13. May 2022
by Tobias Becker* and ECMWF modelling teams**
One of the advantages of having a community of people looking at the behaviour of our models is that it makes us look at old problems in a new light. A good example is the first nextGEMS hackathon in October 2021, at which we found that both of our nextGEMS models, ICON and the Integrated Forecasting System (IFS), do not conserve energy well. The atmospheric energy leakage amounts to 6.6 W m-2 in ICON and 6.3 W m-2 in the IFS, at 4 to 5 km resolution with no parametrisation of deep convection. Analysis quickly showed that most of the energy imbalance in the IFS is related to water non-conservation, and that this issue gets worse when spatial resolution is increased and when the parametrisation of deep convection is switched off. Figure 1 shows that the nextGEMS Cycle 1 simulations with the IFS have an artificial source of water in the atmosphere, which is responsible for 4.6% and 10.7% of the total precipitation, in the simulation with deep convection parameterisation at 9 km (the configuration used for ECMWF’s operational high resolution ten-day forecasts) and without deep convection parameterisation at 4 km, respectively.
The water non-conservation of the IFS had been known for a long time, given that the departure point interpolation of the Semi-Lagrangian advection scheme used in the IFS is non-conserving. However, while this issue was acknowledged to be detrimental for the accuracy of climate integrations (Roberts et al., 2018), so far it was thought that it does not affect the quality of numerical weather forecasts which span timescales ranging from a few hours to seasons ahead. Further analysis after the hackathon by the modelling teams at ECMWF has shown that about 50% of this artificial atmospheric water source is created as water vapour. The additional water vapour not only affects the radiation energy budget of the atmosphere, but can also cause energy non-conservation when heat is released through condensation. The other 50% of water is created as cloud liquid, cloud ice, rain or snow. The artificial source of water is related to higher-order interpolation in the semi-Lagrangian advection scheme, causing spurious extrema. For the moist species, spurious minima can result in negative values, which are clipped, leaving the spurious maxima to increase condensate mass.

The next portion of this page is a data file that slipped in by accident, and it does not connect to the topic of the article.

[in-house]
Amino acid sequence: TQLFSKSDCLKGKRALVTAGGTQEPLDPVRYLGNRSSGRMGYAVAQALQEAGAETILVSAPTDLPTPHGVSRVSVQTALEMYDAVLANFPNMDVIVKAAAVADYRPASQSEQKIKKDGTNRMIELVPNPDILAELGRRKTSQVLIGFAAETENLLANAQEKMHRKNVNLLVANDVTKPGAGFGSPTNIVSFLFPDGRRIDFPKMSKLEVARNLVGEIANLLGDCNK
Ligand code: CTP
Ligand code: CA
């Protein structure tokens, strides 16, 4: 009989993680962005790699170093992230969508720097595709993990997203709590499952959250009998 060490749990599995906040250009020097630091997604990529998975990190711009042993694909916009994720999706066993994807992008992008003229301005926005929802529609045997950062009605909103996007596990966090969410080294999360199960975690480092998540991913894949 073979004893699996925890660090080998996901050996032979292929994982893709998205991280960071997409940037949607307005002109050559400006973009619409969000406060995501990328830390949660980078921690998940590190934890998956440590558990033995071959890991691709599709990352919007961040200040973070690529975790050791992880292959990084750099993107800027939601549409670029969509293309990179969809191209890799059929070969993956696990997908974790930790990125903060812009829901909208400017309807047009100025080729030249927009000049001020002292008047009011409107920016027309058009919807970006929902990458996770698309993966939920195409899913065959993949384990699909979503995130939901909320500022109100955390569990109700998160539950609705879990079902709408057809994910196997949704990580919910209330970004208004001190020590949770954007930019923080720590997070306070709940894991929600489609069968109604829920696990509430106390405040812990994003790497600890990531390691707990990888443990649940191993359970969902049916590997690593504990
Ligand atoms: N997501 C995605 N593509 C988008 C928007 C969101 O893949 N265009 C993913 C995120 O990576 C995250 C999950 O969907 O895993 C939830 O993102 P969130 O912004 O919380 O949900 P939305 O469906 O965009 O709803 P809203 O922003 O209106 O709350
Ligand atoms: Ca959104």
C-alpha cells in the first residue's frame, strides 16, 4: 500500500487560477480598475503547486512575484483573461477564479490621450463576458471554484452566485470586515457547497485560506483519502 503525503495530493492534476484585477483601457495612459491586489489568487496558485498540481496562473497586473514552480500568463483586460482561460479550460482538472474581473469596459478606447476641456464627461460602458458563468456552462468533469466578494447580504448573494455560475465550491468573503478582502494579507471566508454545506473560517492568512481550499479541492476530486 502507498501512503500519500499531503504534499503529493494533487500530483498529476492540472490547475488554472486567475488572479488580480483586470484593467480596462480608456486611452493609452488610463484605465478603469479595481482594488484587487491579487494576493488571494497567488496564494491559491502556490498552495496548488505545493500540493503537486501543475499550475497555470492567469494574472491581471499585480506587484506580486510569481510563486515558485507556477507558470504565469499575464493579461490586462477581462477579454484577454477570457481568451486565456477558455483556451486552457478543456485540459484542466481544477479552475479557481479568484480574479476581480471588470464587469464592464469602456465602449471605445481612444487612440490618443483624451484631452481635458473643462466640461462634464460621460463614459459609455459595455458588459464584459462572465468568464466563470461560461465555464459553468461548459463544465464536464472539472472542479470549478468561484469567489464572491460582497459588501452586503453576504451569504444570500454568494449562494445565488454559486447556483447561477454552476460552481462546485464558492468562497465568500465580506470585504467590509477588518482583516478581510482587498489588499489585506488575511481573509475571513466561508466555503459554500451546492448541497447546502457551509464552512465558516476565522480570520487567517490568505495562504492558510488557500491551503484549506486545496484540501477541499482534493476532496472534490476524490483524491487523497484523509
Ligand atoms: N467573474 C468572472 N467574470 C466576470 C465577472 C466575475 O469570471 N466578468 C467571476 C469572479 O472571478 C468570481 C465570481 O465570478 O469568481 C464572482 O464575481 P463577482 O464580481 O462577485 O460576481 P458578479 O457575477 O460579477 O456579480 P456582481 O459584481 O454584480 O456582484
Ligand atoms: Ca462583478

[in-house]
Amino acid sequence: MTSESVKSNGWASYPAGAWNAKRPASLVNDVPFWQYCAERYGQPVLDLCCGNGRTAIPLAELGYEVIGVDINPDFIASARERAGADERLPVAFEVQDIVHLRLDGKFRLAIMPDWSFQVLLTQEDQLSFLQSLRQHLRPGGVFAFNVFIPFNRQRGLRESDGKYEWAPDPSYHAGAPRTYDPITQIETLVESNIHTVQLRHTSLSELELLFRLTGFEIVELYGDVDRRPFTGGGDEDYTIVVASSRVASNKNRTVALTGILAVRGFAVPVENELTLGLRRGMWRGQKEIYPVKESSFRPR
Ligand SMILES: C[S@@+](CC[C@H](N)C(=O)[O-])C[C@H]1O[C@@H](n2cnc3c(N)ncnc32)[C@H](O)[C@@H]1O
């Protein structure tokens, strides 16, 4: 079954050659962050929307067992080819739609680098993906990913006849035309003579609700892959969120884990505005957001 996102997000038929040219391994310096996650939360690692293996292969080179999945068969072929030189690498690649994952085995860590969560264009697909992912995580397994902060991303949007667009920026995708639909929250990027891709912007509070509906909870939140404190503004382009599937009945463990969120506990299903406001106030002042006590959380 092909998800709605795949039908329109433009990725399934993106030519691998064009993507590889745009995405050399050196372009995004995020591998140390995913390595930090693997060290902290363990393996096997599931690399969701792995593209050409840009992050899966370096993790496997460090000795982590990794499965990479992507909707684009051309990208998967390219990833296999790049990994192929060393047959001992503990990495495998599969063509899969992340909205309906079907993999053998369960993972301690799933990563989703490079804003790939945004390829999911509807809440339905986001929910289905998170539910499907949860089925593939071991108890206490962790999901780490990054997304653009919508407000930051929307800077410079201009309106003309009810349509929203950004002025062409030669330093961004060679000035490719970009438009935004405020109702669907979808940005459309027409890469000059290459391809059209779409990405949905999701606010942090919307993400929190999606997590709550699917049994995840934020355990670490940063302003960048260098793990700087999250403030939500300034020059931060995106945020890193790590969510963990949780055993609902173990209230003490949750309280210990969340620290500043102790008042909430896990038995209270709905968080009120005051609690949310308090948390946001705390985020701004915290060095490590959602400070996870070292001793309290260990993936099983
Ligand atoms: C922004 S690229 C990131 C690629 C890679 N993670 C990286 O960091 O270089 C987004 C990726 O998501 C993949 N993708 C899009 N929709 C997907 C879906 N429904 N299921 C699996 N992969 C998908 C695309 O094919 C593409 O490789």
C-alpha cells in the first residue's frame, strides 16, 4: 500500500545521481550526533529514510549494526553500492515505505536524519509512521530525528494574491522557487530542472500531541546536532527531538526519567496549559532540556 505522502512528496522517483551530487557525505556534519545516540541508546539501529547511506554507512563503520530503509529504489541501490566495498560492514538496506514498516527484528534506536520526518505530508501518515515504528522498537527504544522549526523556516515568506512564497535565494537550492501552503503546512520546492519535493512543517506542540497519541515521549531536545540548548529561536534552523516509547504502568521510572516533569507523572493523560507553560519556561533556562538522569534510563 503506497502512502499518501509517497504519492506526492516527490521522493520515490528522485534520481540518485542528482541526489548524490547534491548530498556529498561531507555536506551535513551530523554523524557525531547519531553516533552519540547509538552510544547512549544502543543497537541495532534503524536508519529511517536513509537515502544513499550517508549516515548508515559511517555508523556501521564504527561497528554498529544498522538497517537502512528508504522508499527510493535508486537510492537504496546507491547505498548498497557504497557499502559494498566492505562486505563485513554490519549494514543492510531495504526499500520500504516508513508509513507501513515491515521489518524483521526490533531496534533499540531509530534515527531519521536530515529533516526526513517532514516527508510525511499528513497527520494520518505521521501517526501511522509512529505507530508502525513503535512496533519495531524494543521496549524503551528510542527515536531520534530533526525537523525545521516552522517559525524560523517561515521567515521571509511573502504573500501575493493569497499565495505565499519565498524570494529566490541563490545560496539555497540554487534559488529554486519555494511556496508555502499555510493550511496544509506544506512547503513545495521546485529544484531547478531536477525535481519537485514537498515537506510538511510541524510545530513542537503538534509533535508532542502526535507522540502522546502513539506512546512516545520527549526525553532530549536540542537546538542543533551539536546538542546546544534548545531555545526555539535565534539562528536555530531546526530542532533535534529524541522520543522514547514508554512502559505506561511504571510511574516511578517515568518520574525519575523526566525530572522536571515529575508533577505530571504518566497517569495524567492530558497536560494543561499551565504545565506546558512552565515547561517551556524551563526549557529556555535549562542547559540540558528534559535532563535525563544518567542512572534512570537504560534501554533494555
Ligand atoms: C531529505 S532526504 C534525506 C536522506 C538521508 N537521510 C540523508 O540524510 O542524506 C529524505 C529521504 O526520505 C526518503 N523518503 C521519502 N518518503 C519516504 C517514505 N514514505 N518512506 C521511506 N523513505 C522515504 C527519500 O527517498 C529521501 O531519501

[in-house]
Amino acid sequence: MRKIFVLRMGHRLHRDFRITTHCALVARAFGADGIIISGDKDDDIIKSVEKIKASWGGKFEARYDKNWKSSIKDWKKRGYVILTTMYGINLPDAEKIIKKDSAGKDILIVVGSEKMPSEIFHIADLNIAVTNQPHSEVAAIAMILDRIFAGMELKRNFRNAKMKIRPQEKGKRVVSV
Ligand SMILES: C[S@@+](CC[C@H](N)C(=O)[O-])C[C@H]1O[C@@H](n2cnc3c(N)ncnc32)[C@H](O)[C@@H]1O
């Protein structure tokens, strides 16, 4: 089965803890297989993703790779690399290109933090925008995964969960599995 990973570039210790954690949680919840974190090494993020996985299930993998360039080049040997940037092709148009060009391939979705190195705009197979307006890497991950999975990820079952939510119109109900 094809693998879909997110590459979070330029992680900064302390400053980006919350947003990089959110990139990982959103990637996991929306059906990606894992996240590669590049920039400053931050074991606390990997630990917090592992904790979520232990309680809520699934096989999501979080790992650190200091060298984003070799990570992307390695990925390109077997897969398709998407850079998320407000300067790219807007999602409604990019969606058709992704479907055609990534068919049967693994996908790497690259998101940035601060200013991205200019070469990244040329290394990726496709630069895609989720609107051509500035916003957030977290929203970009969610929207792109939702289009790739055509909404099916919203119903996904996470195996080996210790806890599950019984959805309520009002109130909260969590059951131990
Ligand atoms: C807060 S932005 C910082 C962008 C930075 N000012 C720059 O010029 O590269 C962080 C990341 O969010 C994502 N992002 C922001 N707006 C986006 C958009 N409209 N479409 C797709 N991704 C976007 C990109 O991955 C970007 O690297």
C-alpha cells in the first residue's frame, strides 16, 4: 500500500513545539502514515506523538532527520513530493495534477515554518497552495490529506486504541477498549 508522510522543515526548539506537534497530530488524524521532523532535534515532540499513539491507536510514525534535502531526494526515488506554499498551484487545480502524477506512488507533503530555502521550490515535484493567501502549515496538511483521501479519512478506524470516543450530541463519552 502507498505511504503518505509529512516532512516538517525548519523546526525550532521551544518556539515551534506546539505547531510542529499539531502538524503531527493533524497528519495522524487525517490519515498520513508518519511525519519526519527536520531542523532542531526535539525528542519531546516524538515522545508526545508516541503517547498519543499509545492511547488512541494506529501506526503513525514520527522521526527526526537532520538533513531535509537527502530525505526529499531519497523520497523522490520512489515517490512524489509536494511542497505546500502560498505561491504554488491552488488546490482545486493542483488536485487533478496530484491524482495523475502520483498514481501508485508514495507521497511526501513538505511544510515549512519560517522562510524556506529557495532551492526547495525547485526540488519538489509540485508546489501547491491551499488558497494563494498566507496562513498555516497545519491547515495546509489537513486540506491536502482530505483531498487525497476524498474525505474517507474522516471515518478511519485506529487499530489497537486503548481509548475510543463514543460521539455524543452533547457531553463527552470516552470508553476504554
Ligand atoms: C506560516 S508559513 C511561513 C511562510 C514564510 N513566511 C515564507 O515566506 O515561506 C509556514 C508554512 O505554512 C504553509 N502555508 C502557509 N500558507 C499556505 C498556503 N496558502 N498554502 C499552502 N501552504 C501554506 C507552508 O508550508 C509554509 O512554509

To address the problem of water non-conservation in the IFS, three adjustments were required: a small bug fix in the IFS code, a switch from cubic to linear horizontal interpolation in the advection scheme for cloud liquid, cloud ice, rain and snow, and most importantly, the activation of a global tracer mass fixer for all moist species, including water vapour. Activating tracer mass fixers increases the computational cost of running a simulation, but we succeeded to find an accurate yet cost-effective setup that uses a Finite Differences approach rather than a Finite Elements approach to calculate the vertical integrals for the tracer mass fixers. Note that tracer mass fixers assure global mass conservation, so locally tracer non-conservation is still possible but is expected to have been significantly reduced. Figure 1 shows that with these three model changes, global water non-conservation is essentially eliminated (less than 0.1%) in our new nextGEMS simulations (labelled Cycle1.2), while the global energy budget imbalance has reduced to less than 1 W m-2 (not shown).
Importantly, global water conservation turns out to be beneficial not only for long integrations, but also for the quality of ECMWF’s medium-range weather forecasts. Preliminary results suggest that the model changes performed to fix the water and energy imbalances improve the skill scores of the medium-range weather forecasts for many variables, but most robustly for precipitation. Figure 2 shows that the mean absolute error against rain gauge measurements is about 2-3% smaller in 9 km forecasts that ensure global water conservation compared to the default 9 km forecasts.
* Alexander von Humboldt Fellow at ECMWF
** Special thanks to Thomas Rackow, Xabier Pedruzo, Irina Sandu, Richard Forbes, Michail Diamantakis, Peter Bechtold, Inna Polichtchouk and to the participants of the 1st nextGEMS hackathon
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